Some caddies will try and get more than one round of golf in during a day so that they can make more, but depending on your tee time, this may or may not be possible.
4. Local Knowledge
Golf caddies have to have an excellent understanding of the local area and golf course.
Every golf course is very different and has its own unique characteristics.
You need to play the golf course a many times before you can fully understand what it takes to play well at a golf course.
The local knowledge is truly invaluable, and nobody has more local knowledge than an experienced caddy.
When you watch golfers on the PGA Tour, they are often looking at yardage books trying to understand the way the green rolls or how a golf shot will carry or fly.
The caddies at local golf courses have all of this information in their heads without even having to look in a yardage book.
This type of knowledge is something that most golfers are willing to pay for.
If you have a putt that is straight uphill and you think that it is going to break left to right, your caddy may tell you otherwise.
Listening to the caddy and trusting their ideas and advice will only help you to score lower and to learn more about the golf course that you play each week.
Some players find that they have been playing a golf course for many years but have never fully understood how to play it until they worked with a caddy.
In addition to reading the greens, caddies are typically able to give players a good line to play each hole and some tips for getting around the course in fewer strokes.
Playing the golf course the right way is hard.
There are so many holes where you will want to hit a driver when you know that this is not the best club choice, or you keep hitting your six iron on a hole when it should be a five iron.
The idea is that caddies have knowledge that you can’t buy in books and that you must wait to learn over hundreds or thousands of rounds of golf.
When you pay for a caddie, you are basically paying for access to this type of knowledge.
5. Swing Advice
Some golf caddies will provide swing advice.
Swing advice can come as a good or bad thing at times.
Make sure that if you are playing with a caddy, you are very clear about whether or not you want swing advice before starting your round.
Some caddies get a bit too involved in this process, and you may end up feeling overwhelmed or as though you were given too much information during your round of golf.
Swing advice helps players who are struggling with different aspects of their game.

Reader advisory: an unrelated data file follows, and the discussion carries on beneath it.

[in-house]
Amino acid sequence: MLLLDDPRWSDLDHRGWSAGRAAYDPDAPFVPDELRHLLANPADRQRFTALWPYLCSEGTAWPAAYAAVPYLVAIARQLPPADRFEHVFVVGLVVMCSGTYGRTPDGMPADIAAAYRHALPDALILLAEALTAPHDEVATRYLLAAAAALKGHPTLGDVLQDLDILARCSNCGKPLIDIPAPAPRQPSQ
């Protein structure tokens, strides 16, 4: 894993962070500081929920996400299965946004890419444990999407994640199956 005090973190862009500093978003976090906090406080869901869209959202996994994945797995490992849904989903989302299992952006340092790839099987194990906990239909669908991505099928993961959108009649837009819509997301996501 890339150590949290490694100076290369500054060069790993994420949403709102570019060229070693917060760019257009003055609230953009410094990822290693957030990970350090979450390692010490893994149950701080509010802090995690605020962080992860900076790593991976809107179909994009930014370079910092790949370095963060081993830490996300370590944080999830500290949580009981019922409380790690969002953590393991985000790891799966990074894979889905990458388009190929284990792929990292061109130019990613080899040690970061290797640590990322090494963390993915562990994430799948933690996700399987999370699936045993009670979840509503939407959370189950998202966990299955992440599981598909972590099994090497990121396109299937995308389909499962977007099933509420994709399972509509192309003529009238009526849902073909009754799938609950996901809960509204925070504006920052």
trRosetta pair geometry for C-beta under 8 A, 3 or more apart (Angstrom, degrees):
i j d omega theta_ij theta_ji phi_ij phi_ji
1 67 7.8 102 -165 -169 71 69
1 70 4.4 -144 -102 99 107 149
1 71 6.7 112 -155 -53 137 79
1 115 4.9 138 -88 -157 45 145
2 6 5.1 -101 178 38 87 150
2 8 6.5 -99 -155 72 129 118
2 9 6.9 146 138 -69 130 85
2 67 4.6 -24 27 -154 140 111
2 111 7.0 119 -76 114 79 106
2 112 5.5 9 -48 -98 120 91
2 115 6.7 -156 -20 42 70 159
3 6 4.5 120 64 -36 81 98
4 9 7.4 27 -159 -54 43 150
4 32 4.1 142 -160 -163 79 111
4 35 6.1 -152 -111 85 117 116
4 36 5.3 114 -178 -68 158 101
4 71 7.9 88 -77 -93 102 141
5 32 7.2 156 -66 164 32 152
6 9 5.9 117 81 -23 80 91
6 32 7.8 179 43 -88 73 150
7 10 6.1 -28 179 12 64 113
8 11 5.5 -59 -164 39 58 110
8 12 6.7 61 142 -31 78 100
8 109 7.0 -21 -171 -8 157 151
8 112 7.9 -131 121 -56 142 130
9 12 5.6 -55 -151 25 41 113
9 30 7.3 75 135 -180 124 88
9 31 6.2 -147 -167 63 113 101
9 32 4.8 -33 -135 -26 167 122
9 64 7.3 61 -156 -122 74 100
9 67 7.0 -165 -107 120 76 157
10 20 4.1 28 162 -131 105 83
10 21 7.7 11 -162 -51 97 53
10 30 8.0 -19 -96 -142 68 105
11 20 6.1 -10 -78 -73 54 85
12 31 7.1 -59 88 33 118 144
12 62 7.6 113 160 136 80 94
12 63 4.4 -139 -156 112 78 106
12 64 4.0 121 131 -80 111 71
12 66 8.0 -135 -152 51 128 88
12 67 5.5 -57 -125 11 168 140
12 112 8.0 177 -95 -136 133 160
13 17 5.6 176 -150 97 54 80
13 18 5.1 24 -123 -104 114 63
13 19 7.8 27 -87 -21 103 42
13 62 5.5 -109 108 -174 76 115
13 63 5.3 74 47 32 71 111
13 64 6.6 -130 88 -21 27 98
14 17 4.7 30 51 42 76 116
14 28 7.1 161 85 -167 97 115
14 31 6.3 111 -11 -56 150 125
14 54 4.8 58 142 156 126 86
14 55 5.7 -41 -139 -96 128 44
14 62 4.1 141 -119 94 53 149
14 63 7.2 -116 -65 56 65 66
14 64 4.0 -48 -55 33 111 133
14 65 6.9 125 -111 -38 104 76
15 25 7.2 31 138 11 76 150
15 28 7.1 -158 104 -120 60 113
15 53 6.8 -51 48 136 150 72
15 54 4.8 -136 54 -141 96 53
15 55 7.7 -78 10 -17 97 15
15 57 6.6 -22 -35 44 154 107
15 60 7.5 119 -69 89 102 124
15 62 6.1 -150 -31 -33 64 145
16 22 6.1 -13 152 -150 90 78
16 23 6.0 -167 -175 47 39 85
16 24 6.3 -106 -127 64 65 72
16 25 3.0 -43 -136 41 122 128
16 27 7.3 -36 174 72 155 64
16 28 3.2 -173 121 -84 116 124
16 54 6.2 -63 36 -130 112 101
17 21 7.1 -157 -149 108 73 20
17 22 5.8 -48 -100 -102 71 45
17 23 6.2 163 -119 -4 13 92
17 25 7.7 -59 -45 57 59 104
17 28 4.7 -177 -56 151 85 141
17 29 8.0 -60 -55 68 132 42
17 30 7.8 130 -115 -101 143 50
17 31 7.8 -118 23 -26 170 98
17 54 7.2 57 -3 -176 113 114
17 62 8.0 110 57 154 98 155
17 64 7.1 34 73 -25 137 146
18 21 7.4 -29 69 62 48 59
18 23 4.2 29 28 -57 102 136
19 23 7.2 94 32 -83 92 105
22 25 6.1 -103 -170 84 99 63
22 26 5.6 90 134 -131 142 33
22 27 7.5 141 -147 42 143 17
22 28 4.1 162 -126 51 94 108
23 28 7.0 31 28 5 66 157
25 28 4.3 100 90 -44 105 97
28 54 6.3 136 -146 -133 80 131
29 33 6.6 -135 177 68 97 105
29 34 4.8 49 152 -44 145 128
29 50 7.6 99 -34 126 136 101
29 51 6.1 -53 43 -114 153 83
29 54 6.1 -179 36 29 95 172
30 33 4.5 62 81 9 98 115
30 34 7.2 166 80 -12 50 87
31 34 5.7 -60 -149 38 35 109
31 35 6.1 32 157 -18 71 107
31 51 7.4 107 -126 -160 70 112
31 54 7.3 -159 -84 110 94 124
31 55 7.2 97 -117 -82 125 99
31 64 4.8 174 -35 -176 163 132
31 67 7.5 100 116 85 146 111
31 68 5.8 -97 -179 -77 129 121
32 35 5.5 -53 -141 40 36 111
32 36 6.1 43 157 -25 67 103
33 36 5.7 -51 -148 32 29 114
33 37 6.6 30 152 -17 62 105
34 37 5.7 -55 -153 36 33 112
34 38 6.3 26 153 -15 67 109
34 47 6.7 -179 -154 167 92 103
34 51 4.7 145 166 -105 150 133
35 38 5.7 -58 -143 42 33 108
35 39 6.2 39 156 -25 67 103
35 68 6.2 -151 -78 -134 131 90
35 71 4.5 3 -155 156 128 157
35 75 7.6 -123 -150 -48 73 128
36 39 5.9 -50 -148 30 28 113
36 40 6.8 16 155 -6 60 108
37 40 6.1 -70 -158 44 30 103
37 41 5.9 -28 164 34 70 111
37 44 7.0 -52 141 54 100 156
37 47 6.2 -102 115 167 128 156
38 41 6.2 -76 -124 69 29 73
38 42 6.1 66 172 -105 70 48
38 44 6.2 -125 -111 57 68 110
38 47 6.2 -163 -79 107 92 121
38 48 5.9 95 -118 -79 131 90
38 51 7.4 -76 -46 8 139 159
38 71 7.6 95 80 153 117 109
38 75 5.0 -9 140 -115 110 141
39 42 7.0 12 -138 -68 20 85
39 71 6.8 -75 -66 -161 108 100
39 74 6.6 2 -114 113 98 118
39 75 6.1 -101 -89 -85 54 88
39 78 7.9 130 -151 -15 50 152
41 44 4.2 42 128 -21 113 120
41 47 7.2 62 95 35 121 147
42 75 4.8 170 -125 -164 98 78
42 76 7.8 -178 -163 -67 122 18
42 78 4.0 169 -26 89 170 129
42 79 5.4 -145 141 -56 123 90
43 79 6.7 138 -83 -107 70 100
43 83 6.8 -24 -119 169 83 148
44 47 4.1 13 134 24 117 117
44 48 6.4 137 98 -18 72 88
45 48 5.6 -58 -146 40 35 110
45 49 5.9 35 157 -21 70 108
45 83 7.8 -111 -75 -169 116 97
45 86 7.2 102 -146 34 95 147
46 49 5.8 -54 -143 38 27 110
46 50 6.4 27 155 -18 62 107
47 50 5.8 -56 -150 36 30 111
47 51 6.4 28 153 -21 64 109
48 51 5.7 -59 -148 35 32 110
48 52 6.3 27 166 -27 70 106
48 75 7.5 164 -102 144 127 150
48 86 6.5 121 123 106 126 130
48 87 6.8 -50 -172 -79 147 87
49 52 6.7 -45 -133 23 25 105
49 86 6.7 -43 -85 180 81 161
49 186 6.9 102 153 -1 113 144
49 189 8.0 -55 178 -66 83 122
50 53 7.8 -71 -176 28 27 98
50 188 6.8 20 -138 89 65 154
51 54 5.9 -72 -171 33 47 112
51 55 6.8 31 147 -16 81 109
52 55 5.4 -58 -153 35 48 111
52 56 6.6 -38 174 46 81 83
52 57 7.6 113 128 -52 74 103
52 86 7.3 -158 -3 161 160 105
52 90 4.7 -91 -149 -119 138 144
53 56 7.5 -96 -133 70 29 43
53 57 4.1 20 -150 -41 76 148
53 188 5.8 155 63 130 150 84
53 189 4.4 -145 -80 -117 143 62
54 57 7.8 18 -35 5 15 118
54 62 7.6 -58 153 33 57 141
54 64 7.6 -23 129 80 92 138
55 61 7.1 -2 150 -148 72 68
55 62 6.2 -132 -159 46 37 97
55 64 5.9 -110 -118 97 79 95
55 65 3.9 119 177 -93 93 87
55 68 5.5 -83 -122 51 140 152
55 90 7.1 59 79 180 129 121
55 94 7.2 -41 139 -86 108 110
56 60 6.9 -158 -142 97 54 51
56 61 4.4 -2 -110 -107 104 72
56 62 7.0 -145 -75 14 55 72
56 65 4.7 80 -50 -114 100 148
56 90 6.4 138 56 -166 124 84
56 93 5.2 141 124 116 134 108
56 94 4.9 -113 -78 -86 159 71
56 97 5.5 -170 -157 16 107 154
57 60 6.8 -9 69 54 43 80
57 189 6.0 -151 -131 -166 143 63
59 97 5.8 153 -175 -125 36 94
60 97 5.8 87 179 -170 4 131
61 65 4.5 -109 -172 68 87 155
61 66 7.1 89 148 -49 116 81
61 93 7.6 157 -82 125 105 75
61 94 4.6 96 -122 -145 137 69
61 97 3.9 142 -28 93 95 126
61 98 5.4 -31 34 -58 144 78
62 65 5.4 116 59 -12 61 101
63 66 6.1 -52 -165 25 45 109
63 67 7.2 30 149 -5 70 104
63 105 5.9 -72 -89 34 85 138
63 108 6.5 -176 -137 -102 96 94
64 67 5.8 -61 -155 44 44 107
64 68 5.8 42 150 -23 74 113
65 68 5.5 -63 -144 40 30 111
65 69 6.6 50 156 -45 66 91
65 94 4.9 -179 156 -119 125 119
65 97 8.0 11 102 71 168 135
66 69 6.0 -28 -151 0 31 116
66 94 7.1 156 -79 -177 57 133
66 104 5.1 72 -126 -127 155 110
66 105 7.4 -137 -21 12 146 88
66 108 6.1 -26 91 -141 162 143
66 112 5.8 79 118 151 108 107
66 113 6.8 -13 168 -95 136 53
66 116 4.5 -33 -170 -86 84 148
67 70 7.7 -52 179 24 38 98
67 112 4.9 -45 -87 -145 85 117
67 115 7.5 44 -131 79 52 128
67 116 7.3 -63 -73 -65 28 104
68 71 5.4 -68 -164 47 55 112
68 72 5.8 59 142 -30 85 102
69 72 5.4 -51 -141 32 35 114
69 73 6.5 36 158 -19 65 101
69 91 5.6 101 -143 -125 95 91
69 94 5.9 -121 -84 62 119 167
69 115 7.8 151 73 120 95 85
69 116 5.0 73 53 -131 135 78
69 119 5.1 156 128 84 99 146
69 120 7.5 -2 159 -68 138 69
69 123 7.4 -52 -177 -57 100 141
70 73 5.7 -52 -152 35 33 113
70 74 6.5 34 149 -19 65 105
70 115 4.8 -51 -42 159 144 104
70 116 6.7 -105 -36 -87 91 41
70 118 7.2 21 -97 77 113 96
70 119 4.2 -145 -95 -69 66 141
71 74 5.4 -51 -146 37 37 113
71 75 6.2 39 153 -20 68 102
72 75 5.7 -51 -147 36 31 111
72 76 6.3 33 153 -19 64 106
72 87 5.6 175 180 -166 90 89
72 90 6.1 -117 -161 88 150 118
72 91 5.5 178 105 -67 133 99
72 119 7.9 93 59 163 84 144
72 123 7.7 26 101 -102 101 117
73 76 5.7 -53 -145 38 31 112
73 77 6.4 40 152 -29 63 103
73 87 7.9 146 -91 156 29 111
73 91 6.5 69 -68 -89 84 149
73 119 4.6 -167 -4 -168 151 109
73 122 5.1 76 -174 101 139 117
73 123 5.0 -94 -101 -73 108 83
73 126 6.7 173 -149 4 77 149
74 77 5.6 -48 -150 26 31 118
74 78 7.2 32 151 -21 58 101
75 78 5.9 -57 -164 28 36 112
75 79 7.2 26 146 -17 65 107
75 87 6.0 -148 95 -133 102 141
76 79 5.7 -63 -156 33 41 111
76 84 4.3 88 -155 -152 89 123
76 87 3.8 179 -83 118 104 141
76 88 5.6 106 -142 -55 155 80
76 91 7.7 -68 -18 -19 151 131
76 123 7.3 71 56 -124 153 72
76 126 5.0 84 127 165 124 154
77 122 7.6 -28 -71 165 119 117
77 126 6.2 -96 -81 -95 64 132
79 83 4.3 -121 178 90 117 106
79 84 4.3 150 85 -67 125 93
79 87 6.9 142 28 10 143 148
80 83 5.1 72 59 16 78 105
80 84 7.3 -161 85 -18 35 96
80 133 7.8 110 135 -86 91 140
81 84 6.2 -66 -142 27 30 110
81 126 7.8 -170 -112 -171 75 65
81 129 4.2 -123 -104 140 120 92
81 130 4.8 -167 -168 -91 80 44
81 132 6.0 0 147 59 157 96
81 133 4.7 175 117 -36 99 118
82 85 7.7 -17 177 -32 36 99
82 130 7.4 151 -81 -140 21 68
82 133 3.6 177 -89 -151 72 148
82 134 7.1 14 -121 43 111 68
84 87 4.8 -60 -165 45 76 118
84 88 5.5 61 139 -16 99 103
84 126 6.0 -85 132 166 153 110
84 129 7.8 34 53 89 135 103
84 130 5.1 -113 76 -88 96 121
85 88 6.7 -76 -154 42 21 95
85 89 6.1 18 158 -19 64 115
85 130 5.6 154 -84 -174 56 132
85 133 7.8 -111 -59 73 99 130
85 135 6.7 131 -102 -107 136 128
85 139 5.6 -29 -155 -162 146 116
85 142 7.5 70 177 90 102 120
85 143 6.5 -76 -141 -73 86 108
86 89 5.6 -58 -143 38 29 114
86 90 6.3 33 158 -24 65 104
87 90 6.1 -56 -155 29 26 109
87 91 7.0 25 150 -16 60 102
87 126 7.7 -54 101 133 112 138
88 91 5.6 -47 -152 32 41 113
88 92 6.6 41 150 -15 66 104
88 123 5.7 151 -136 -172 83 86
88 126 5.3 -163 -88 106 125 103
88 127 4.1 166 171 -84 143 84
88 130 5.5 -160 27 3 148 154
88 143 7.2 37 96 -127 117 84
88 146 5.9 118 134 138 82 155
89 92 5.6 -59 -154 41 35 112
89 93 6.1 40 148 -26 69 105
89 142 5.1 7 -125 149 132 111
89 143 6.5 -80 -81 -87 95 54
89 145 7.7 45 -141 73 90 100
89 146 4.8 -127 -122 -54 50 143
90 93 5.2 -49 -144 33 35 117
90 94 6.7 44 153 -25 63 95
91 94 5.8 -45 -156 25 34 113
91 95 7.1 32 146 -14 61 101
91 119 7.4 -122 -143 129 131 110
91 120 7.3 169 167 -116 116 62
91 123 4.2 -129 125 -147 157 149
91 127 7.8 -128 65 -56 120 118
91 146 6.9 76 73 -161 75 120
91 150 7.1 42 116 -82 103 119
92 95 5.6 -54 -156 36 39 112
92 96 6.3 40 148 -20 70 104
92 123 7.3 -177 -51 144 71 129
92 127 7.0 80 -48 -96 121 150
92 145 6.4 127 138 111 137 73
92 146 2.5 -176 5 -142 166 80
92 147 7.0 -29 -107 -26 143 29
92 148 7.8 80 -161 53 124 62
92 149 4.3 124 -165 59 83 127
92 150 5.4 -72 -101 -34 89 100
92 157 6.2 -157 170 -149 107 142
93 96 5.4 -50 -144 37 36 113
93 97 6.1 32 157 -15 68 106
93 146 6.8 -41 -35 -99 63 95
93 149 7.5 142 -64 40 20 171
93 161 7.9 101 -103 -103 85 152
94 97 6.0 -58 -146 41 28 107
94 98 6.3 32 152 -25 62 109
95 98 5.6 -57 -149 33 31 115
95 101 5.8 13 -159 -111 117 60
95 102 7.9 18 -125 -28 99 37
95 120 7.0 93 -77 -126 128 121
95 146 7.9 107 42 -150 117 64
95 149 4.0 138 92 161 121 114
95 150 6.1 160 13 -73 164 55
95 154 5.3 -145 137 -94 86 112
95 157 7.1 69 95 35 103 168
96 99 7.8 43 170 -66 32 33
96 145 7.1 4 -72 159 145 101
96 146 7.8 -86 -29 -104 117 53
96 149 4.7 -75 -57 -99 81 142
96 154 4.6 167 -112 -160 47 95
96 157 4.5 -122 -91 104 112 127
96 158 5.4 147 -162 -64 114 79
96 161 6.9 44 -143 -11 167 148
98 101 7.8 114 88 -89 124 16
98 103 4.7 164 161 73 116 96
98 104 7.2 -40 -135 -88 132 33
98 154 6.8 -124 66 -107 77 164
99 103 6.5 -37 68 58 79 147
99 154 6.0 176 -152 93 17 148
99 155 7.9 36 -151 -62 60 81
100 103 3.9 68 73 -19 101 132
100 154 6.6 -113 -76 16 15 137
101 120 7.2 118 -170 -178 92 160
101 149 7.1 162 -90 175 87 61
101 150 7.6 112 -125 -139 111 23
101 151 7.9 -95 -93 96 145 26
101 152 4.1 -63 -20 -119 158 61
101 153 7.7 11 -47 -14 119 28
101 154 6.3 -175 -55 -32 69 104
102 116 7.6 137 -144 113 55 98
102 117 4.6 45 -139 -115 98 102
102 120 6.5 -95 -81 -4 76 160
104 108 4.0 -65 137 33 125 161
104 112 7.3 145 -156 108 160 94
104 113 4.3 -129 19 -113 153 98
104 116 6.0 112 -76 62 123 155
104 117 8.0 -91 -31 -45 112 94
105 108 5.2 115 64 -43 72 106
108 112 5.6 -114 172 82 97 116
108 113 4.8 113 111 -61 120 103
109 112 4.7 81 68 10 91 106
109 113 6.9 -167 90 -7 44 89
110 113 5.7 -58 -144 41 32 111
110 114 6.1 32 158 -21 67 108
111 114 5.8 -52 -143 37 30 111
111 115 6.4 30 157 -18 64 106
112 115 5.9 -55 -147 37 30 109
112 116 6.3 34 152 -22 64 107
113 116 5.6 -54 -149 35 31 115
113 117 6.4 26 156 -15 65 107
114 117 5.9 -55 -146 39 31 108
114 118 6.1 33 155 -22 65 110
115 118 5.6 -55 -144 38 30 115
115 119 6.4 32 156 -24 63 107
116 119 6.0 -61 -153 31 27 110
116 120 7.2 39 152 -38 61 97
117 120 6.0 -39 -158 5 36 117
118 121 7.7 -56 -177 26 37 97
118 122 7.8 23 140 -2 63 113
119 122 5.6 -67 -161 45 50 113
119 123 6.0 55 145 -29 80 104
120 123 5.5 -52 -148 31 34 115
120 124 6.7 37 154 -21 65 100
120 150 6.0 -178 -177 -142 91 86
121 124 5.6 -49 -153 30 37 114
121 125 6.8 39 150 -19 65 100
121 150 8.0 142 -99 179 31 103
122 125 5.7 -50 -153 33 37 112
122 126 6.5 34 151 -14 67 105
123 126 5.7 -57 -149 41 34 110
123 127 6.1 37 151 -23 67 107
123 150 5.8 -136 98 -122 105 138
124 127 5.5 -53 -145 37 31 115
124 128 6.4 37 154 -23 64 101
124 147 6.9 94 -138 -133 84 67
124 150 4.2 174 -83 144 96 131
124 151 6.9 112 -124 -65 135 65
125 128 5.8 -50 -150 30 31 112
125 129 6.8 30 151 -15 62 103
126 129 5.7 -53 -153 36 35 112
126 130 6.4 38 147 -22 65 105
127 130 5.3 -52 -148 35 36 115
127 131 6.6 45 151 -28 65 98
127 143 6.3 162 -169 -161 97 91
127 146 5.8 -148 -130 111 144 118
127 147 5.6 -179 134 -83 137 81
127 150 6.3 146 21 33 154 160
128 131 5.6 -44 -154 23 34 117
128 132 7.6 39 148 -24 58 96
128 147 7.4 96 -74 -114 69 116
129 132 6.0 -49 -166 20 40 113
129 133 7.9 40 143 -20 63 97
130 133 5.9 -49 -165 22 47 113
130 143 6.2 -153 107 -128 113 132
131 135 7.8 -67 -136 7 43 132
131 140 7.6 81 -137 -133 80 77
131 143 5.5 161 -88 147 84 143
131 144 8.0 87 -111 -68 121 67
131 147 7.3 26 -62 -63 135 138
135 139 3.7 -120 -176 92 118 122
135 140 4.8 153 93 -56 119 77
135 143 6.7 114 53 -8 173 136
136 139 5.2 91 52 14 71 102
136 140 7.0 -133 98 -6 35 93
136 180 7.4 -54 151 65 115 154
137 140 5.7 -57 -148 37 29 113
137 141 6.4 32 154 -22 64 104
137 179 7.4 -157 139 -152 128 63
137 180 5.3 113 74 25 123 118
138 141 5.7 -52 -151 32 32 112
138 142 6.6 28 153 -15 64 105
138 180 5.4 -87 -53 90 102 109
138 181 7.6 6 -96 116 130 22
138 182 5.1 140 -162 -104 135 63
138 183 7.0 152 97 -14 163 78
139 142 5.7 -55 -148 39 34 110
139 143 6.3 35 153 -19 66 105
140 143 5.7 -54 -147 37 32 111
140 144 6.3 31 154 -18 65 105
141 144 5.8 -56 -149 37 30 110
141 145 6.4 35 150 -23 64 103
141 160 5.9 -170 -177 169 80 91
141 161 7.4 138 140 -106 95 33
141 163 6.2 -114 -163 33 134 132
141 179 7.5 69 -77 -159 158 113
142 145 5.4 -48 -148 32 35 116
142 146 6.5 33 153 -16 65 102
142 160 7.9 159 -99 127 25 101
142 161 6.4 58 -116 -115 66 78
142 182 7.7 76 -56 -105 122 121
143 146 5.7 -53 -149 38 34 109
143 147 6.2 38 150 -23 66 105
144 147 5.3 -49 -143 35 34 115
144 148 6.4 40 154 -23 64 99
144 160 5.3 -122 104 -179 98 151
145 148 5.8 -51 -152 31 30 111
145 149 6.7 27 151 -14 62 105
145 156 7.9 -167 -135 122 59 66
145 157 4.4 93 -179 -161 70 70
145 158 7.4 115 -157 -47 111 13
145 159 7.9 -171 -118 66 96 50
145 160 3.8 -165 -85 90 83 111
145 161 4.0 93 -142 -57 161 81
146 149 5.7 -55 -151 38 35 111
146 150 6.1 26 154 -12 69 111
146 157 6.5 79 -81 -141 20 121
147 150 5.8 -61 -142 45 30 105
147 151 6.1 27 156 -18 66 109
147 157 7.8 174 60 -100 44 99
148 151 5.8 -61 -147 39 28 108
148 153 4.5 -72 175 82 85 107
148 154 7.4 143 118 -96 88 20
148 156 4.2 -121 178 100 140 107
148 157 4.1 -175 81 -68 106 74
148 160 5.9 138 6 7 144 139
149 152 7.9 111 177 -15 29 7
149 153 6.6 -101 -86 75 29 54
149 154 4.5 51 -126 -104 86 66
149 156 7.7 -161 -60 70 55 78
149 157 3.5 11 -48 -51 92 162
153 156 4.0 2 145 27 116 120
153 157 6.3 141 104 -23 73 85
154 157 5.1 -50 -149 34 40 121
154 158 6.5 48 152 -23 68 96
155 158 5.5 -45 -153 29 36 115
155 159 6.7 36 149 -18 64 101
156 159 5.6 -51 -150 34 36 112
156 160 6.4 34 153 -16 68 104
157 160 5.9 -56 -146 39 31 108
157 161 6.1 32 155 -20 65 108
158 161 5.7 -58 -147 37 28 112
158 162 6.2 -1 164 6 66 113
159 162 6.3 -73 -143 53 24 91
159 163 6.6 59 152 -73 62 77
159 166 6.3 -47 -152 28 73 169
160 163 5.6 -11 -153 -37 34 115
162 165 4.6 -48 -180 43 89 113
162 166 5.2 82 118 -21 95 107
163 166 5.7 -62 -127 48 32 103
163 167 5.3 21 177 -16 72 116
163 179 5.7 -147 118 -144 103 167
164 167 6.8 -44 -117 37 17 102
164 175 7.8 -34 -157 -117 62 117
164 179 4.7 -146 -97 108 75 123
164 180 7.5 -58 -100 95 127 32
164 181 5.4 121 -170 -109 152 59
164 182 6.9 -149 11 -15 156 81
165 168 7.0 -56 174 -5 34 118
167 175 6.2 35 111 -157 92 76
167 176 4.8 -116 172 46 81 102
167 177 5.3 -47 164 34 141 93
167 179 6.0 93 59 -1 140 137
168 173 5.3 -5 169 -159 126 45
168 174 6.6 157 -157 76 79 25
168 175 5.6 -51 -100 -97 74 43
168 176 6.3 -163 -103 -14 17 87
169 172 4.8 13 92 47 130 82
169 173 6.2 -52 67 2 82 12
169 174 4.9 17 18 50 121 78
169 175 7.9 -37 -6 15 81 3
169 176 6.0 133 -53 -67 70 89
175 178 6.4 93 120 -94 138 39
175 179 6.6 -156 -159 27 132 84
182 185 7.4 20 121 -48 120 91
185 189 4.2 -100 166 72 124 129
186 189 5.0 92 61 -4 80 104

If you happen to struggle with your golf swing, you can always see what a golf caddy knows about the game.
Some golf caddies are actually golf professionals who are struggling to make it on Tour.
The caddies take the job to earn some money but also to have access to a golf course or a practice facility after hours.
Many golf courses are closed on Mondays, and caddies are typically allowed access to the golf course on these days.
This helps them work on their own game, and it is a nice benefit of a job that does not have too many perks.
Getting swing advice from a golf caddy can sometimes mean you are getting swing advice from a low handicap player.
This is a great benefit to have and something that many golfers will try and capitalize on when they are on the golf course.
If you find that your caddy is a significant help to your golf game, then you may be able to take them with you the next time you play a new golf course.
6. History Of The Game
The history of the game of golf is something that no golfer takes for granted.
Perhaps more than any other sport, golf history is interesting, complicated, and full of stories and information.
You could study golf history for the rest of your life and still not know or understand it all.
Caddies are a big part of the history of golf and the way it became the game it is today.
With the history of the game having caddies involved in it, they have almost become a way of looking at the sport with more respect and tradition.
If a club has caddies, they are known for their higher-end nature and will very likely have a strong tie to the history of the game.
Golf clubs with caddies are often those with excellent playing conditions, classic-looking clubhouses, and lots of different golf rules to follow.
If you are someone who enjoys these traditions and wants to know more about the history of the game and keep golf as close to the past as possible, this could be a good option for you to consider.
The game of golf is partly what it is because of the involvement of the caddy.
Without this, the game would be entirely different, and this is just another reason that you will pay a good amount of money each time you head out to the course with a caddy in tow.
7. Not Necessary
Playing a round of golf with a caddy is a luxury.
Certainly, there is nothing stating that you must have a caddy with you to play golf.